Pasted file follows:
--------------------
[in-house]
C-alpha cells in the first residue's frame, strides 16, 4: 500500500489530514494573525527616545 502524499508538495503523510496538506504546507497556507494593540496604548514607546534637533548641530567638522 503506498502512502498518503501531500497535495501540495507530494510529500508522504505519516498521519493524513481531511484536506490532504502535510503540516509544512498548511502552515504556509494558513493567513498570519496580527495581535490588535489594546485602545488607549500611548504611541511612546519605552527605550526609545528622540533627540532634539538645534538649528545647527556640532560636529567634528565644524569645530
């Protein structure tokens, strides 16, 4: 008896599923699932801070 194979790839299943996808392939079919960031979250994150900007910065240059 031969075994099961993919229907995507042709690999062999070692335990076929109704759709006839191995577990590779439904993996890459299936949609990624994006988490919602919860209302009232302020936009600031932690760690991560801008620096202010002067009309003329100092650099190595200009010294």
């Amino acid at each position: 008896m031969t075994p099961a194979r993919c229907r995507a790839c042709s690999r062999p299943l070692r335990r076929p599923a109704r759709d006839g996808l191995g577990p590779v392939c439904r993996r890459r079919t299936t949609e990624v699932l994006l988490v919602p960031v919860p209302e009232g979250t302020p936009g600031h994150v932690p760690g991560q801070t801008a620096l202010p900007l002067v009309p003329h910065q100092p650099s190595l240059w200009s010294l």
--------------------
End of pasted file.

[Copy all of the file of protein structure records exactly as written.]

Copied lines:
[in-house]
C-alpha cells in the first residue's frame, strides 16, 4: 500500500489530514494573525527616545 502524499508538495503523510496538506504546507497556507494593540496604548514607546534637533548641530567638522 503506498502512502498518503501531500497535495501540495507530494510529500508522504505519516498521519493524513481531511484536506490532504502535510503540516509544512498548511502552515504556509494558513493567513498570519496580527495581535490588535489594546485602545488607549500611548504611541511612546519605552527605550526609545528622540533627540532634539538645534538649528545647527556640532560636529567634528565644524569645530
């Protein structure tokens, strides 16, 4: 008896599923699932801070 194979790839299943996808392939079919960031979250994150900007910065240059 031969075994099961993919229907995507042709690999062999070692335990076929109704759709006839191995577990590779439904993996890459299936949609990624994006988490919602919860209302009232302020936009600031932690760690991560801008620096202010002067009309003329100092650099190595200009010294």
């Amino acid at each position: 008896m031969t075994p099961a194979r993919c229907r995507a790839c042709s690999r062999p299943l070692r335990r076929p599923a109704r759709d006839g996808l191995g577990p590779v392939c439904r993996r890459r079919t299936t949609e990624v699932l994006l988490v919602p960031v919860p209302e009232g979250t302020p936009g600031h994150v932690p760690g991560q801070t801008a620096l202010p900007l002067v009309p003329h910065q100092p650099s190595l240059w200009s010294l």